by Toby Altman

Ok, so this is a response to Patrick House’s article, “I, Language Robot” in the Los Angeles Review of Books. The article is about the increasing literary proficiency of AI: they can now write prose and poetry that fools experts. Which is definitely cool.

I’m less interested in the hand-wringing about whether robots are replacing human writers—or whether human creativity is specifically human or not.

I hear this question a lot—I know people who’ve spent their whole literary careers thinking about what human writers can do that machines can’t. But, like, who cares? I don’t feel particularly attached to the idea that literature is a uniquely human product. Nor do I feel particularly attached to the idea that there’s something specific and unique to the human mind.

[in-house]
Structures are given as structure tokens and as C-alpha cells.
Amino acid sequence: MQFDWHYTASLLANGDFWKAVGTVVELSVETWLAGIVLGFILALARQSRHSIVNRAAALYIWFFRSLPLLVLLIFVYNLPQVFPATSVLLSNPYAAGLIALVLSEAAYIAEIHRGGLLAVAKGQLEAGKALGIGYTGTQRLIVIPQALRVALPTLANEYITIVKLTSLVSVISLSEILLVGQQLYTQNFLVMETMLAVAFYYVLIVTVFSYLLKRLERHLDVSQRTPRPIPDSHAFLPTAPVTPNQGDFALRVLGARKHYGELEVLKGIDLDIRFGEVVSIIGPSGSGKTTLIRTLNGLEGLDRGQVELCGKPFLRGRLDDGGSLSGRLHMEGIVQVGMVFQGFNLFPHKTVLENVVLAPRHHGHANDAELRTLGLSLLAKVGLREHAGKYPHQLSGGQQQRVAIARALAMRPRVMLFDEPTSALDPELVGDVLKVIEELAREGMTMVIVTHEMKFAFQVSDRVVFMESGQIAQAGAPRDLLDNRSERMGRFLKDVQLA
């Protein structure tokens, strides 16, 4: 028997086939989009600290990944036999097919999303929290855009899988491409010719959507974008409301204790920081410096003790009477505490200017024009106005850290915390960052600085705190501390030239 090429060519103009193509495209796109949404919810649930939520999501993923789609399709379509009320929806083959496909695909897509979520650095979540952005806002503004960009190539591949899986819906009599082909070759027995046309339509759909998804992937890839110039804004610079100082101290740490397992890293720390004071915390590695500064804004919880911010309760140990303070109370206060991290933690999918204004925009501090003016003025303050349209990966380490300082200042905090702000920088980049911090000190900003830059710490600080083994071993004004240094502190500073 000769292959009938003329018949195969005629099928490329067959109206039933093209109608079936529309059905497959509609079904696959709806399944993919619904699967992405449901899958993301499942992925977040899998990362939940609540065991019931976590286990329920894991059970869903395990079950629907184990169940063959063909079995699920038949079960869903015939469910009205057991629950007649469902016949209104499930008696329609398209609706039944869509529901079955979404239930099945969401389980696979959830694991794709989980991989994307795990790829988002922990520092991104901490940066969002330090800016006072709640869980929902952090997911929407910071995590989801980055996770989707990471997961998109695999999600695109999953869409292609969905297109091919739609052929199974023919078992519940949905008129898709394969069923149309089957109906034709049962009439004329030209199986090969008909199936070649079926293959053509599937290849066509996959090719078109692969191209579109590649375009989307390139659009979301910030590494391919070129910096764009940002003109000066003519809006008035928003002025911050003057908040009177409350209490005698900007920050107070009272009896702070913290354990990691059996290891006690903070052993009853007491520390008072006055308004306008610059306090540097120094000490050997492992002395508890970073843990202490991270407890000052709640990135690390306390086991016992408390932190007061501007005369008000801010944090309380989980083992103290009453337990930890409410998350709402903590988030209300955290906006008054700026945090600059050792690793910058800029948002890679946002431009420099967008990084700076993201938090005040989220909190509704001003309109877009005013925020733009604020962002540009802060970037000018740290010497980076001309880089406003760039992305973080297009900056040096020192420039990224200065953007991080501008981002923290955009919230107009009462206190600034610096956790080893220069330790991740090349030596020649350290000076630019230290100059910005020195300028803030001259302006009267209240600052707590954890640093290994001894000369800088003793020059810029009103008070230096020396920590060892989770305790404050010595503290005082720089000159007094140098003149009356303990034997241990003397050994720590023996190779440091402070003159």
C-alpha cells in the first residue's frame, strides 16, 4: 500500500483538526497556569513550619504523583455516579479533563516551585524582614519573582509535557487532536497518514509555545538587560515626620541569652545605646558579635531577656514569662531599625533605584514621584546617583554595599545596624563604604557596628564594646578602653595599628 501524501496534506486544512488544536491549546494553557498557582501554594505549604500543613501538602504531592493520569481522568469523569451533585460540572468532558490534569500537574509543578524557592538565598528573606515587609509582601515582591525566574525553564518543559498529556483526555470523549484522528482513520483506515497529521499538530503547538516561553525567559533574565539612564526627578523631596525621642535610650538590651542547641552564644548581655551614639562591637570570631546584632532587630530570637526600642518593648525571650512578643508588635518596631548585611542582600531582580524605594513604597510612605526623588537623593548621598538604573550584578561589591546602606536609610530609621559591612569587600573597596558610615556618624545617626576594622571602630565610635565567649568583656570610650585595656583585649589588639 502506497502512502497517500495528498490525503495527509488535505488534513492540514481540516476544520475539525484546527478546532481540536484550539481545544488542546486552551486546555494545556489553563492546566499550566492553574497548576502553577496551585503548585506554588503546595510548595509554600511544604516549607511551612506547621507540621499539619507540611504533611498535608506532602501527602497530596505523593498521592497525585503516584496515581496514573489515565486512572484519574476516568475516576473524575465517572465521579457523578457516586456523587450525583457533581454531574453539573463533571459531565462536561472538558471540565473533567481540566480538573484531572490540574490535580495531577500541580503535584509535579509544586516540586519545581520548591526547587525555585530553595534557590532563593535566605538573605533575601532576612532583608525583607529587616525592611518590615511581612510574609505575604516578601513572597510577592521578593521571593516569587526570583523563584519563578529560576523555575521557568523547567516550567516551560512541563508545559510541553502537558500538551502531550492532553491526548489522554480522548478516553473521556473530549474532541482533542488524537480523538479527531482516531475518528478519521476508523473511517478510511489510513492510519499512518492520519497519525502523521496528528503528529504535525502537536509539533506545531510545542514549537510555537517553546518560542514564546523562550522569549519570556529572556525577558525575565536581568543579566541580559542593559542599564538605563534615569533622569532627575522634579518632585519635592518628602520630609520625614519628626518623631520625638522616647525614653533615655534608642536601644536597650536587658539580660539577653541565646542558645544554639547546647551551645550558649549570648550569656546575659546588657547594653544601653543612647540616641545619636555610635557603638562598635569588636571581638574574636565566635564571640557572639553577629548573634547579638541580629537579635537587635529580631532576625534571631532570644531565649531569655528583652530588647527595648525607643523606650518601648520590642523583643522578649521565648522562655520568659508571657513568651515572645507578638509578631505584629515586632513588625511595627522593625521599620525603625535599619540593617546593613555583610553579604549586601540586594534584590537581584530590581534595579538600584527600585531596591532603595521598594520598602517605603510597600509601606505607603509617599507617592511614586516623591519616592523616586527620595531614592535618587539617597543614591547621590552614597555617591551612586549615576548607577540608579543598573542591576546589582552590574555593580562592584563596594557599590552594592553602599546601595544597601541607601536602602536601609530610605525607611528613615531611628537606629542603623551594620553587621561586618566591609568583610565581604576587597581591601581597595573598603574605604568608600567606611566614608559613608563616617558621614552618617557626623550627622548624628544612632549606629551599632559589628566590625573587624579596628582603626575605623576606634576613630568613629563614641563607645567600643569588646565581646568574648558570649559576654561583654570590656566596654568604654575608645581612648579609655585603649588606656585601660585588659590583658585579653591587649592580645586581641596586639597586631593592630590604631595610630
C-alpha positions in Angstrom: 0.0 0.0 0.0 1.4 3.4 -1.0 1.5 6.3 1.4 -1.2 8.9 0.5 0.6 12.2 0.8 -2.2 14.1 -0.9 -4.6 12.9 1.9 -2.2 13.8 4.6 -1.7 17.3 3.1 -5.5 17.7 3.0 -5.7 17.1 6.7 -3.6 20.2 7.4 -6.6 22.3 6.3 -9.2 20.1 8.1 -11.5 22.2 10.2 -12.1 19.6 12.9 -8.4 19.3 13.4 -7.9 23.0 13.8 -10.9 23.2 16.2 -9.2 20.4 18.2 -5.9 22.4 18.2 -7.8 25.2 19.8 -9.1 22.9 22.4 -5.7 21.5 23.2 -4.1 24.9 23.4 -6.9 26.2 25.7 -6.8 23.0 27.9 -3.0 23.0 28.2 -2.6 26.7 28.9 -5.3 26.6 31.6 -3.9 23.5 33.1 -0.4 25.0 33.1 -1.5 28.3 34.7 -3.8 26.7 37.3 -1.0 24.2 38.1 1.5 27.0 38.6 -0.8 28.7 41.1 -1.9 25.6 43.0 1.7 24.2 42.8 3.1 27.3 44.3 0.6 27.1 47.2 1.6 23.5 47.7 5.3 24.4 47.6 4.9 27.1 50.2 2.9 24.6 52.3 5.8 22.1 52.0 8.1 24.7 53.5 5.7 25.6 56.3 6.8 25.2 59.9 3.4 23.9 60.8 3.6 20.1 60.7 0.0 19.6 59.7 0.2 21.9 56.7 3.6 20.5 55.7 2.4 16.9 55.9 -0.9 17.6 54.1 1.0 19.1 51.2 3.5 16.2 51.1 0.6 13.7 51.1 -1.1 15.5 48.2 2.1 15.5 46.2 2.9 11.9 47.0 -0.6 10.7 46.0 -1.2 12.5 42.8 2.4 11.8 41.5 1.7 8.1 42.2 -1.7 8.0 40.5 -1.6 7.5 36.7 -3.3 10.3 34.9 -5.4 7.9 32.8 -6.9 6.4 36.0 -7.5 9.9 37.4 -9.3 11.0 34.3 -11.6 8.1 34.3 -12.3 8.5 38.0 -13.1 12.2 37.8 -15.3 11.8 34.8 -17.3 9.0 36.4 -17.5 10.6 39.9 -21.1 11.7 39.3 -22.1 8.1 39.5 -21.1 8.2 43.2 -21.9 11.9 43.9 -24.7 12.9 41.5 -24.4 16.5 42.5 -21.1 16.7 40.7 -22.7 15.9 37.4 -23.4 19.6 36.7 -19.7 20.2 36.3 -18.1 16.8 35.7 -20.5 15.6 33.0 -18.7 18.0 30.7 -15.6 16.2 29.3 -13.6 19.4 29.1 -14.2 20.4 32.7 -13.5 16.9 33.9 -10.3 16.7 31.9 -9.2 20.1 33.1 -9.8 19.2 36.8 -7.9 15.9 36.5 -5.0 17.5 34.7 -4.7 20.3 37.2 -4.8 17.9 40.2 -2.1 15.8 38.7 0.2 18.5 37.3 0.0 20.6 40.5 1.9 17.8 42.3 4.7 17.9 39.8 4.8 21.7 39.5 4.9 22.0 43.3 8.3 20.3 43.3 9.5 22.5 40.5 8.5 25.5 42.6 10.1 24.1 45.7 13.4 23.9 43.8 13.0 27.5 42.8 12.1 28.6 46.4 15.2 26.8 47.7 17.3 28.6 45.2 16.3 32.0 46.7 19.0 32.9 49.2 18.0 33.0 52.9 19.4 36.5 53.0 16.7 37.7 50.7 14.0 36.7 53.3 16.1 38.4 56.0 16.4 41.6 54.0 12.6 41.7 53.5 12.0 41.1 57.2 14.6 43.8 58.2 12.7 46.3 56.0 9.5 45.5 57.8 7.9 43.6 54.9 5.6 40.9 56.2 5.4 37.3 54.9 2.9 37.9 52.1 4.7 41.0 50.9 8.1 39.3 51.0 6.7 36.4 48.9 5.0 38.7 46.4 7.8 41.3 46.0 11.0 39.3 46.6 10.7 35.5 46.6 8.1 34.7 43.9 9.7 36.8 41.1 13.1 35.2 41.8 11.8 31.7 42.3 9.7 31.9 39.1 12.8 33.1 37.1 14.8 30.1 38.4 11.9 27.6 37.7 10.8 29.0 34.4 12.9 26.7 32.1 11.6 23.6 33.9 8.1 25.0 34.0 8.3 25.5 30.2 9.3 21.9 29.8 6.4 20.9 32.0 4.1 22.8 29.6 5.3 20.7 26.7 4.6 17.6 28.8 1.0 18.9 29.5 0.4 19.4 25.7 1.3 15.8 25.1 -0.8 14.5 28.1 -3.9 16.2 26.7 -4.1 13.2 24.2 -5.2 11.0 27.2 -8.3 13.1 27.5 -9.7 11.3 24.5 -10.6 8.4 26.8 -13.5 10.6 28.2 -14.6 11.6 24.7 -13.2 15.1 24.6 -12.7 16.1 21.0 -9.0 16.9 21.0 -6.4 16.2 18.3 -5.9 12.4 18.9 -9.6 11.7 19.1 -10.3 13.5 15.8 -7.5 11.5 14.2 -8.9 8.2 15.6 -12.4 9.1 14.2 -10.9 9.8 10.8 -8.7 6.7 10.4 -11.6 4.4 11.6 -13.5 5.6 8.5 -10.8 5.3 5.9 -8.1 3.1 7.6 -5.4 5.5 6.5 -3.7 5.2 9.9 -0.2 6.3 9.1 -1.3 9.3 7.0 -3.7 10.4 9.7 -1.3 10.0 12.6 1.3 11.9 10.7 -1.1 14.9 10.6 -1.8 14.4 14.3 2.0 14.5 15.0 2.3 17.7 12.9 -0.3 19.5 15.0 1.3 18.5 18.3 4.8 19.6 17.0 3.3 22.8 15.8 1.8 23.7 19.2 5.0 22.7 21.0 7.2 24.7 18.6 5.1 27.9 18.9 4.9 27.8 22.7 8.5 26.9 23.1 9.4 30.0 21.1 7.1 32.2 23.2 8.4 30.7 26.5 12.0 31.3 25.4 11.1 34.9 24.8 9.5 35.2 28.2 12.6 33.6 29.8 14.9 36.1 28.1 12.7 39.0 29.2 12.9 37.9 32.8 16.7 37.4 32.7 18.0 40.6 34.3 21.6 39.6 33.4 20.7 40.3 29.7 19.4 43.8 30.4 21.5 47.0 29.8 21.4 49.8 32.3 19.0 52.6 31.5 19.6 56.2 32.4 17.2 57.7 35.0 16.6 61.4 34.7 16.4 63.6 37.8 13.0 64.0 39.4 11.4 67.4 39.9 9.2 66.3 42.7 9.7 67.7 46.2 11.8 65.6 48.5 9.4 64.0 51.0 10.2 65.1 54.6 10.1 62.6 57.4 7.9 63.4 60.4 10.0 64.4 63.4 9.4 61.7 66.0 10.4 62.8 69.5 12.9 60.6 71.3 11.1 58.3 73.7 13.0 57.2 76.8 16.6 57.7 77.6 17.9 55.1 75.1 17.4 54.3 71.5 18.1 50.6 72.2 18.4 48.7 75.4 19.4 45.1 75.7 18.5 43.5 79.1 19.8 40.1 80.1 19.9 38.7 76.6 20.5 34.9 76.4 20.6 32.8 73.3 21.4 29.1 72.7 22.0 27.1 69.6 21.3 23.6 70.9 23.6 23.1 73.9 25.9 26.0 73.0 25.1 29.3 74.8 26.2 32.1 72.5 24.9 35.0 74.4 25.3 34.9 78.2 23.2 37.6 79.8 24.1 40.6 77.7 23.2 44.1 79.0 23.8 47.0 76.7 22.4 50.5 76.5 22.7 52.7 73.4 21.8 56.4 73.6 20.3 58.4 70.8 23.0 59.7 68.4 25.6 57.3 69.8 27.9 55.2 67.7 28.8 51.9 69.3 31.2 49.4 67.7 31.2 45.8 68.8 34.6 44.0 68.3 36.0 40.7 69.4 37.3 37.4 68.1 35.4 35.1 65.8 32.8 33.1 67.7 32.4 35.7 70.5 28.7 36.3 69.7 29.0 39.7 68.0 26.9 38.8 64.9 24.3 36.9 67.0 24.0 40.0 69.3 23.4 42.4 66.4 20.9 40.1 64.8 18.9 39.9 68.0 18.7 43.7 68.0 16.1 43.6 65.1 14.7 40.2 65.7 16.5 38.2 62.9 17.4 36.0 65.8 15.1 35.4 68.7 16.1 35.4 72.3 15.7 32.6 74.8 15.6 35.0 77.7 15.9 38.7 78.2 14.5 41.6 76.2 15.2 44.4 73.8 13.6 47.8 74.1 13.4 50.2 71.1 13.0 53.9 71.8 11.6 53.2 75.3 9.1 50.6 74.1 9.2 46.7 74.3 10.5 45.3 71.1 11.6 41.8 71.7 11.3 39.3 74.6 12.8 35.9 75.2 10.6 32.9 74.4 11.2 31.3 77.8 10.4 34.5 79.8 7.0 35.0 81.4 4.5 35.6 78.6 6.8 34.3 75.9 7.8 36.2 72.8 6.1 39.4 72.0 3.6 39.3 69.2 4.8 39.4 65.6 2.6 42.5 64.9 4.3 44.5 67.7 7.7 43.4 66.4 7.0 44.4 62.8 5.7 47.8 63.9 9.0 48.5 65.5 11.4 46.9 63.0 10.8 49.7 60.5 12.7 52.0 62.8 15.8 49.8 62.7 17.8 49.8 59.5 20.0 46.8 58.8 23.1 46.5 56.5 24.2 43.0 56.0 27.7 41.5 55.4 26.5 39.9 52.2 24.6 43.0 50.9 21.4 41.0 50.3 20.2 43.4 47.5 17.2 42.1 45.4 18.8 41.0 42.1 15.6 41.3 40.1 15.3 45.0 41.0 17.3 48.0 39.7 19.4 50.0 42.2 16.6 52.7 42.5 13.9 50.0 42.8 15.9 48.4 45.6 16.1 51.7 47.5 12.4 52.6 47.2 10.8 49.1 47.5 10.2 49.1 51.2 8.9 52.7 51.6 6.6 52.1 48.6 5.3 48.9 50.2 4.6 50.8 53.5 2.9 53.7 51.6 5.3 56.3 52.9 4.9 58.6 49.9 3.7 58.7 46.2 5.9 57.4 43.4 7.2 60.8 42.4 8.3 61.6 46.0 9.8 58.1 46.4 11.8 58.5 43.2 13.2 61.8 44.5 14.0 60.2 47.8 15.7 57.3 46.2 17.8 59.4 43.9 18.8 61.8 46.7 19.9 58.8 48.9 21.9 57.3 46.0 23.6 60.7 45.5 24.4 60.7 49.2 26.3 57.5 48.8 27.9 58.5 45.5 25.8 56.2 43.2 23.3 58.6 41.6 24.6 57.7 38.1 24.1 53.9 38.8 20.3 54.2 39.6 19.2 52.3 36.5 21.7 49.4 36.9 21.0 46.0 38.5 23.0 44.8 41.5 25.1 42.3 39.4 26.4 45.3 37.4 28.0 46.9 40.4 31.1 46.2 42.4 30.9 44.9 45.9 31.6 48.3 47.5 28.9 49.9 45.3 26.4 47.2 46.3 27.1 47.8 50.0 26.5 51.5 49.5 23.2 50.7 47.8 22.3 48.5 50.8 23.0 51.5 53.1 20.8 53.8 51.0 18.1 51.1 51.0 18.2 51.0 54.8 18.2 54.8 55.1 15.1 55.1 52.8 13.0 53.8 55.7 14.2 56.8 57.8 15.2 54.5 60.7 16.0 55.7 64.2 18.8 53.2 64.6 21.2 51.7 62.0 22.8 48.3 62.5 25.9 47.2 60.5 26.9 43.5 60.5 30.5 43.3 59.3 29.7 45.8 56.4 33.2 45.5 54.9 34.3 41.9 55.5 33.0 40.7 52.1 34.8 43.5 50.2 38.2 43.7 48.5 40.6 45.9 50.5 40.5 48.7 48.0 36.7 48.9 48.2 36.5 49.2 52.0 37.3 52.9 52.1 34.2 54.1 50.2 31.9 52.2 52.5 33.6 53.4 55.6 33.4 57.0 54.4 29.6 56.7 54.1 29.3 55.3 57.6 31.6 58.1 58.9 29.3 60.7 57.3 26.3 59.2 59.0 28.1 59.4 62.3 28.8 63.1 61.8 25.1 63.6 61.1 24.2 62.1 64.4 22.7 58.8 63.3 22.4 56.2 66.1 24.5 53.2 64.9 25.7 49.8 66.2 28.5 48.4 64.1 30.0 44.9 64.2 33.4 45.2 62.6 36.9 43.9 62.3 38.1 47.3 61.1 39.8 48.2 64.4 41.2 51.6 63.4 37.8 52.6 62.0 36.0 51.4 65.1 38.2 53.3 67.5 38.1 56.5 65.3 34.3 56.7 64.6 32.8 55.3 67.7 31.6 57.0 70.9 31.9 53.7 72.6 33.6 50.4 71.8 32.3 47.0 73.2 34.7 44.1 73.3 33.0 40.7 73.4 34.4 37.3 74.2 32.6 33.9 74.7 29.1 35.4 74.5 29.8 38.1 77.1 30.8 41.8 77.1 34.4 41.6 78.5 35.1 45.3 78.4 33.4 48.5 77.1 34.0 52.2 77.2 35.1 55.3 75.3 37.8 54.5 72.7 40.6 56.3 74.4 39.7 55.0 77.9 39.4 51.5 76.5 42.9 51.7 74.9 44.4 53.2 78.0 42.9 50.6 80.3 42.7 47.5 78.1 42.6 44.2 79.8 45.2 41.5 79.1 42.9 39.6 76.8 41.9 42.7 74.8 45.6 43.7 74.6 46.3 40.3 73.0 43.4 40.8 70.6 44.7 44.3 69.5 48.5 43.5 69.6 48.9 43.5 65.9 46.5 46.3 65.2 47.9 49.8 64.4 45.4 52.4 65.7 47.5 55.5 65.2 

The history of literature in the last 300 or 400 years is one of continual expansion in terms of who gets to write—and what gets considered literature. Why shouldn’t robots get a place in that?

Toby Altman is the author of Discipline Park (Wendy’s Subway, 2021) and Arcadia, Indiana (Plays Inverse, 2017), alongside several chapbooks, most recently Every Hospital by Bertrand Goldberg (Except One), which won the 2018 Ghost Proposal Chapbook Prize. He has received fellowships from MacDowell, the Millay Colony for the Arts, and the National Endowment for the Arts.

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